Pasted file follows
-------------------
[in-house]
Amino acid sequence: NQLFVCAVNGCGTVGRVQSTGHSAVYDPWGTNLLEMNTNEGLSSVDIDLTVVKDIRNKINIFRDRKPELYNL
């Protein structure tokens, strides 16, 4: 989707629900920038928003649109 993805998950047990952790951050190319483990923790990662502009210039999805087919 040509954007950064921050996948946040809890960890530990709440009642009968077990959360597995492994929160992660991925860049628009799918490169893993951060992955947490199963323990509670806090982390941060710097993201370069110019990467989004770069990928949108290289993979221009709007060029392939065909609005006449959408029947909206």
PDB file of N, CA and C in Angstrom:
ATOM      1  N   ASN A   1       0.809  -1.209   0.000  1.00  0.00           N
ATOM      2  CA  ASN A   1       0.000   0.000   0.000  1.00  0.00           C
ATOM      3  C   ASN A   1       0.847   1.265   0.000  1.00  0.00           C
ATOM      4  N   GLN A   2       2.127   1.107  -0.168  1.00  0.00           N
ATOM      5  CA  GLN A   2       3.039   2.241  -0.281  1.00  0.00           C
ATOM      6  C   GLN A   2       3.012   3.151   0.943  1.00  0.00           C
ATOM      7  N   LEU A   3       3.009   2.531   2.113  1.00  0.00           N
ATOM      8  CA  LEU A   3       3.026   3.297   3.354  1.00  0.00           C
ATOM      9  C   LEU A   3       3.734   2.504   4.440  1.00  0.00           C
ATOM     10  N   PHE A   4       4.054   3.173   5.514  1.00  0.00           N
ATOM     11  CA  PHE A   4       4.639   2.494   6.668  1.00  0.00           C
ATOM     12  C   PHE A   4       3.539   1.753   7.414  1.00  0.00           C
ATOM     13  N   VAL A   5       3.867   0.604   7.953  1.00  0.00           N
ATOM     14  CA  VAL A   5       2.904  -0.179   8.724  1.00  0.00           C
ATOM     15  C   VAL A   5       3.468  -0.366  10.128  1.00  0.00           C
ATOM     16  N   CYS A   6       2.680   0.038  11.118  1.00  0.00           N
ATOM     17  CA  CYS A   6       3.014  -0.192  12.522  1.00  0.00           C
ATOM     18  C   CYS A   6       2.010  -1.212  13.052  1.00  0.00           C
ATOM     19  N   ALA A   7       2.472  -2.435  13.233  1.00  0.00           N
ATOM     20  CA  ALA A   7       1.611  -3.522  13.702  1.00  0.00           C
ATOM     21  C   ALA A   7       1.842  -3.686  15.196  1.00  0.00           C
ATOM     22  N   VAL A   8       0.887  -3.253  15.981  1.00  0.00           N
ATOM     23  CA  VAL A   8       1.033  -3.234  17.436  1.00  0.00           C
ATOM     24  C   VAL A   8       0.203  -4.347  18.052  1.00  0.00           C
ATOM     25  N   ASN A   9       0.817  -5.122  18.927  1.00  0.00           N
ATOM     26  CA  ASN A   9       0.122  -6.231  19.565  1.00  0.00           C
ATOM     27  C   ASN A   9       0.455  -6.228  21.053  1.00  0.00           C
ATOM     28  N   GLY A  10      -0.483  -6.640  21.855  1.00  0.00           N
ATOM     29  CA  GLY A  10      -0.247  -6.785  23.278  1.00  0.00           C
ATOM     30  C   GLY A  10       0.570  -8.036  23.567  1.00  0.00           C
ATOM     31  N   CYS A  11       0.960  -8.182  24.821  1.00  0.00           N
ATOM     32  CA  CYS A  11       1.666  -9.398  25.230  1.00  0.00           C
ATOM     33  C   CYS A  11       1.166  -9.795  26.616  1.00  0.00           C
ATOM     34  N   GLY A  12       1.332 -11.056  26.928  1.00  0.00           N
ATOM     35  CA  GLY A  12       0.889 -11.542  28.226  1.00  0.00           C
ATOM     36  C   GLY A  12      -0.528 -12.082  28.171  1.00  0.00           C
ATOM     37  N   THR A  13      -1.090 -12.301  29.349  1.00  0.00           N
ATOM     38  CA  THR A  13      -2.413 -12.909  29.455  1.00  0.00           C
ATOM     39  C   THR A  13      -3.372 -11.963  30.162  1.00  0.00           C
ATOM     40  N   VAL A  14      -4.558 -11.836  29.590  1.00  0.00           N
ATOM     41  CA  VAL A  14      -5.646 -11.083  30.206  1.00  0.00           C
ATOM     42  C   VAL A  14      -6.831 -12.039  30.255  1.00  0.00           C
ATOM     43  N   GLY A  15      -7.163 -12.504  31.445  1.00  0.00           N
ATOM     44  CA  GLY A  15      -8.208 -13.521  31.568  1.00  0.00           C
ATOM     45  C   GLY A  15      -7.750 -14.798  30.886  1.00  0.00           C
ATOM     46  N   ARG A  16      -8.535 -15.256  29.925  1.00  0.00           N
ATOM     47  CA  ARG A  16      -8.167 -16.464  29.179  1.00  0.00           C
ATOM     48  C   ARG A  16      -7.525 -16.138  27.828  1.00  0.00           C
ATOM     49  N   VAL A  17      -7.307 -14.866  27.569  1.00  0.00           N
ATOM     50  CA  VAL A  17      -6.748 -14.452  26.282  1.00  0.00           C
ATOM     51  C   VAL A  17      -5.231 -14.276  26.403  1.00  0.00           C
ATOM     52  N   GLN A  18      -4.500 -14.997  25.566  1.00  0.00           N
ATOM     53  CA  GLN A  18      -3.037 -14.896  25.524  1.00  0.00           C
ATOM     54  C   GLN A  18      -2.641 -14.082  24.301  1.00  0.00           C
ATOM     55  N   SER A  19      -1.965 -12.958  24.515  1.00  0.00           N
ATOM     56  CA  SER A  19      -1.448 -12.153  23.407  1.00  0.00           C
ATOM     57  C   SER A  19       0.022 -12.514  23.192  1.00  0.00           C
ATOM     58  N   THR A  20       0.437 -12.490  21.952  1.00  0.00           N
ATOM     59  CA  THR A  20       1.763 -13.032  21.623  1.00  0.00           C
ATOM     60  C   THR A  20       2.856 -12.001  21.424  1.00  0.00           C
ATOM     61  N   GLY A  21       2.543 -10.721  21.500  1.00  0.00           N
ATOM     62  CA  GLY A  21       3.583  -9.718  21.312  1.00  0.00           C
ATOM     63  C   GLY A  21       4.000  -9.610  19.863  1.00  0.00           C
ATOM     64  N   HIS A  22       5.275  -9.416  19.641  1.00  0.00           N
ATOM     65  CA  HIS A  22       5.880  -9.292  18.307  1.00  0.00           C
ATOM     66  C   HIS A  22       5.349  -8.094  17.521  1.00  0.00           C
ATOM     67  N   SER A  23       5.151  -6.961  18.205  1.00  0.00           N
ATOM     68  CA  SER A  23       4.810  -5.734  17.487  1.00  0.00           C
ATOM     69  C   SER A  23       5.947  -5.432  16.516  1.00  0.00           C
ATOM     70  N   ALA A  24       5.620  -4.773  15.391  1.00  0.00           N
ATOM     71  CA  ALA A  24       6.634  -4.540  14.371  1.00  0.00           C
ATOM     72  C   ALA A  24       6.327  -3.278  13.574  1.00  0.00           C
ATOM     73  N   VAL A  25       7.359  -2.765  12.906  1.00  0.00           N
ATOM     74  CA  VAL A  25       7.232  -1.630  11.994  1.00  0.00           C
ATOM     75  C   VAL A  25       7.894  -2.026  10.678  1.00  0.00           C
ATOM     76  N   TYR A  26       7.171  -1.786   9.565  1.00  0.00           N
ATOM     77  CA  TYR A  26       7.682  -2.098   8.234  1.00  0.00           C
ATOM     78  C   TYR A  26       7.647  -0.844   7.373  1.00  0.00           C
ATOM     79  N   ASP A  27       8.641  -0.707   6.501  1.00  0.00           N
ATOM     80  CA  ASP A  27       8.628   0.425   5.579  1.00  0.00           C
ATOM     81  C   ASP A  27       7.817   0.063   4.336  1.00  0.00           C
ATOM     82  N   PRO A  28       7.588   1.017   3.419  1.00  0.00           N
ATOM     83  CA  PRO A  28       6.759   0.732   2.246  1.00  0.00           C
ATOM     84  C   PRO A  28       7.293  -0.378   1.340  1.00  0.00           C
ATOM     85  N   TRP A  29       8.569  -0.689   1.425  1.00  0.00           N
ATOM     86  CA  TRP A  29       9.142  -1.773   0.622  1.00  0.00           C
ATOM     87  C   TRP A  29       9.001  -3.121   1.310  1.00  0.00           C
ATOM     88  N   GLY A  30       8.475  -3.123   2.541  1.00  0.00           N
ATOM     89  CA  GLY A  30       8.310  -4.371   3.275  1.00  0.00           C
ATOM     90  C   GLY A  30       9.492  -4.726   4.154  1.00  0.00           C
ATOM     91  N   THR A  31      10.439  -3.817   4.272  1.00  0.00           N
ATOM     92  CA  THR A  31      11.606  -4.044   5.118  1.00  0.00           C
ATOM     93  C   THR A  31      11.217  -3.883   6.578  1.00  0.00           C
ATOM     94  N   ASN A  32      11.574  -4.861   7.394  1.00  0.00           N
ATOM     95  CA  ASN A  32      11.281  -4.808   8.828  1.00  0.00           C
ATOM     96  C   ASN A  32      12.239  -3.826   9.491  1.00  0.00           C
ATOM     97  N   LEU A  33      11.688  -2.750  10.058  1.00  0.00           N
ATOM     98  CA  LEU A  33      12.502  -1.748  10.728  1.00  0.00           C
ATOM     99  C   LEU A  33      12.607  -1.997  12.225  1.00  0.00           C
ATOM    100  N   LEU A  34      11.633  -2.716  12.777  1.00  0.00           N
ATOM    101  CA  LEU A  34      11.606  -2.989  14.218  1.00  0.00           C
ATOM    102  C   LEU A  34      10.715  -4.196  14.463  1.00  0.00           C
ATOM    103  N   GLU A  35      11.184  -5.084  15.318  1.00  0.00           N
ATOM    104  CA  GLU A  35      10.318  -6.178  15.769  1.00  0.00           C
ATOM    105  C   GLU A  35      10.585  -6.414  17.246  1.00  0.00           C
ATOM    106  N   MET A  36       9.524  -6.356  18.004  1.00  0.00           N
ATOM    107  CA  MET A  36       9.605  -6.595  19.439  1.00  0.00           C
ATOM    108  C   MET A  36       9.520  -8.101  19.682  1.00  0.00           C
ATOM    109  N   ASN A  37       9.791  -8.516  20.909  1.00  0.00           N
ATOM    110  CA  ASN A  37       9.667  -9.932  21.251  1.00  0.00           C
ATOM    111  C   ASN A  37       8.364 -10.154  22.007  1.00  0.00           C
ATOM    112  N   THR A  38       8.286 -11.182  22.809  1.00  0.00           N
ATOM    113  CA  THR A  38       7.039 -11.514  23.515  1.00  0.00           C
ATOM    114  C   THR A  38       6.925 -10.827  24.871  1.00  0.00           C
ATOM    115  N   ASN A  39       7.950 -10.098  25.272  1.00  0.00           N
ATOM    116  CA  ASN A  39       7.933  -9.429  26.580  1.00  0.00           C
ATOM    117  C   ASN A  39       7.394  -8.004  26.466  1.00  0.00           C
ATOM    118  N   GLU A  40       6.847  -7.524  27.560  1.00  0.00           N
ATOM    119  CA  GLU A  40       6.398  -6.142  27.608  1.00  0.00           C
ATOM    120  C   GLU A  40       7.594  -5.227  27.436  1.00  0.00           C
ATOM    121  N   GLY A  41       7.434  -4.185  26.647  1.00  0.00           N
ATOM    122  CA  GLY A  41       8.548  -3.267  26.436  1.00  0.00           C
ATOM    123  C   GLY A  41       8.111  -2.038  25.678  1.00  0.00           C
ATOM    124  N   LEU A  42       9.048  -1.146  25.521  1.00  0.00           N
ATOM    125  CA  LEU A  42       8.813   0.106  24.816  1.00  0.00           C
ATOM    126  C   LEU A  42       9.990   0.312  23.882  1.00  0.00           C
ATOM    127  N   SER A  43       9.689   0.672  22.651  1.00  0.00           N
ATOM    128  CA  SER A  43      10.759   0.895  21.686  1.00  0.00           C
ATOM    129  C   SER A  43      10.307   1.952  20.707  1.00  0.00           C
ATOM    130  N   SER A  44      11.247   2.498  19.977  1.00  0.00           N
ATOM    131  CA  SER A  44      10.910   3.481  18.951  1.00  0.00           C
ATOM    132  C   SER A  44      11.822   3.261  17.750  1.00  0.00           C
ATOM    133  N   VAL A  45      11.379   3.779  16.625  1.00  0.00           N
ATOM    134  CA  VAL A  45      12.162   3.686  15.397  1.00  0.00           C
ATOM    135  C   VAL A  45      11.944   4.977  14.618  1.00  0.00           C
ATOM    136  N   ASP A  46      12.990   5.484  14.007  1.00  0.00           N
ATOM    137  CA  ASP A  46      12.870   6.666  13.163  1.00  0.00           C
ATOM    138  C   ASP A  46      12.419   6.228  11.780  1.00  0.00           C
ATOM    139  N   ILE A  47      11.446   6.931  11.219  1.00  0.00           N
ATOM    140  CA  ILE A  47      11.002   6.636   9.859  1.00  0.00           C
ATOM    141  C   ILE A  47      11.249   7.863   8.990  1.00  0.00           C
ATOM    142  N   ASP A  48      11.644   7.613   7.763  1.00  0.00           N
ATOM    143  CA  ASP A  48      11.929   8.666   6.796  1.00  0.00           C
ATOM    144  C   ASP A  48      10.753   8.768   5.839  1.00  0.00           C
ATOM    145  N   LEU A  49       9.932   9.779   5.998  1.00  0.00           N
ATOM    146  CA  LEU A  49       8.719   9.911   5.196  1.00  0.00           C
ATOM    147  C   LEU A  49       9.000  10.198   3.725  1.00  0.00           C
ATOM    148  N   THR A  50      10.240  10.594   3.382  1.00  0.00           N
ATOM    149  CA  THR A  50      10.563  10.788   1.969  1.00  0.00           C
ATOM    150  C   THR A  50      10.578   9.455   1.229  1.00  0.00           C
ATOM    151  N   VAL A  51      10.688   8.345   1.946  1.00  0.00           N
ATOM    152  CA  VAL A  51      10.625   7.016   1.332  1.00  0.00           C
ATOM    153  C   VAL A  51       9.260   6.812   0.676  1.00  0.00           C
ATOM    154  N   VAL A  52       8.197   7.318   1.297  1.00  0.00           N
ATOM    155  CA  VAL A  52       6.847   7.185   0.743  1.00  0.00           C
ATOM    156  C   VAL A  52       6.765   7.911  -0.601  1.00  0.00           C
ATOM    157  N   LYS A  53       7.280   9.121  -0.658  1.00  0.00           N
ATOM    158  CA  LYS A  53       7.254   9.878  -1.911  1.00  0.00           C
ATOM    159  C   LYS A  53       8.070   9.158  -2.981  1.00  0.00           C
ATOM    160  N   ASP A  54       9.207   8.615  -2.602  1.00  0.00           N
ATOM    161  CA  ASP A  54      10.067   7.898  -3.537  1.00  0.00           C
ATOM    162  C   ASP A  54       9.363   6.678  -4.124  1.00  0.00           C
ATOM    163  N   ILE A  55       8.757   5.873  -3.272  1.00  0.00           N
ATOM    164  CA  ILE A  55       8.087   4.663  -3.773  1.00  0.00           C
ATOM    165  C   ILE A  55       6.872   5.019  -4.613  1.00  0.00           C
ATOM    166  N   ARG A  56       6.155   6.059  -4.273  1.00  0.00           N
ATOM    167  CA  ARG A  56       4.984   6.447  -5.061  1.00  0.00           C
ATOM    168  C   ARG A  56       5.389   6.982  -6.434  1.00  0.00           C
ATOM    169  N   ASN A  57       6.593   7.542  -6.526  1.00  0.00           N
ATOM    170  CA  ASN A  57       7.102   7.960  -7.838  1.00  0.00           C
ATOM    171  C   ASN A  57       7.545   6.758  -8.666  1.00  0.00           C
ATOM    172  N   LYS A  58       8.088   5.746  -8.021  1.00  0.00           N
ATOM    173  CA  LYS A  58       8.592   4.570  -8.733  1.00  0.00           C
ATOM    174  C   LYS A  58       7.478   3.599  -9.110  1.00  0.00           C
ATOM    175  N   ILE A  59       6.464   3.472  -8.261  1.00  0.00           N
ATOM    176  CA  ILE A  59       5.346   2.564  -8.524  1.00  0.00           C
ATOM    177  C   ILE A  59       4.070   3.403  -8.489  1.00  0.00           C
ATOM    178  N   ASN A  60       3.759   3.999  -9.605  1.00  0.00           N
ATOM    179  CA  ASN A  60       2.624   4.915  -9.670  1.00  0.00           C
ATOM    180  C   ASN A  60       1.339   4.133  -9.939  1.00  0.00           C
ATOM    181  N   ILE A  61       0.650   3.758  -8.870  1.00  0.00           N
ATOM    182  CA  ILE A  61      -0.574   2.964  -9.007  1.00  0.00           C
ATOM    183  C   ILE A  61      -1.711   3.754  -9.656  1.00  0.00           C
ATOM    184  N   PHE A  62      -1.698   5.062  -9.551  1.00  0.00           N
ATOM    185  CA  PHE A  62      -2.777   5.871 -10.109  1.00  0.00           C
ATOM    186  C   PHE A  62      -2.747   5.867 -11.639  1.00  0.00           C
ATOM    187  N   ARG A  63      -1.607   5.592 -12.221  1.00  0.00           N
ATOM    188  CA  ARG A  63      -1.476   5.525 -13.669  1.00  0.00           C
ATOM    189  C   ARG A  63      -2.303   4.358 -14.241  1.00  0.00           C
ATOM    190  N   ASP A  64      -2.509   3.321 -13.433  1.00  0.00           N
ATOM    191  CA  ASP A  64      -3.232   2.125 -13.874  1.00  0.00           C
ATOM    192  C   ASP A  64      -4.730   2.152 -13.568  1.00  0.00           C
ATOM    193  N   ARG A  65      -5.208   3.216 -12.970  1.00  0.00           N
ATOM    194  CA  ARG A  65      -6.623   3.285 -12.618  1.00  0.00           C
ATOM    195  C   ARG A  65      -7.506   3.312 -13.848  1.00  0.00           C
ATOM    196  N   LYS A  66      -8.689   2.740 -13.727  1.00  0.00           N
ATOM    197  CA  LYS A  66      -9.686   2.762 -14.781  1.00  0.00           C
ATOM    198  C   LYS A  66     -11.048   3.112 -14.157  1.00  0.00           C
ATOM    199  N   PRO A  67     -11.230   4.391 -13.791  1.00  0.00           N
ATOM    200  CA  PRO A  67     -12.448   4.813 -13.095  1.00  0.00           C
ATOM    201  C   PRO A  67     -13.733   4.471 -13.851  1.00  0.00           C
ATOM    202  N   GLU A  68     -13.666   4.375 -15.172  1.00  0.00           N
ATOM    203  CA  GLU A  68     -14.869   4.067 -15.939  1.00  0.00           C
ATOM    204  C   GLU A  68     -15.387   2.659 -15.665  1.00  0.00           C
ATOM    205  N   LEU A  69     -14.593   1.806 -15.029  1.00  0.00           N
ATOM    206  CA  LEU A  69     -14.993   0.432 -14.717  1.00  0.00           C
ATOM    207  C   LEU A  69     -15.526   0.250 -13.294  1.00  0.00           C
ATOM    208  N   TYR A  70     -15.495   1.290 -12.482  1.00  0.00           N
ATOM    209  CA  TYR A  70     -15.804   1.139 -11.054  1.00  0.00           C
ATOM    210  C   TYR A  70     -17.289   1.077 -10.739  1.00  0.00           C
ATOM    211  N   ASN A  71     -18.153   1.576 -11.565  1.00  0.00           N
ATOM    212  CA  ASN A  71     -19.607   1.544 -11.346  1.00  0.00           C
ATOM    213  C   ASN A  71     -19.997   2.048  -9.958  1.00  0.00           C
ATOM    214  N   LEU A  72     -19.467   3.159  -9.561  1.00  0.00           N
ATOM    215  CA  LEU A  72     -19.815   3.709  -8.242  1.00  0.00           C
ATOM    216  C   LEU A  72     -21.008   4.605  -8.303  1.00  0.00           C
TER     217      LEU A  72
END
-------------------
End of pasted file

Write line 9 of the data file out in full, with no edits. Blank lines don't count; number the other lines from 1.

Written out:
ATOM      5  CA  GLN A   2       3.039   2.241  -0.281  1.00  0.00           C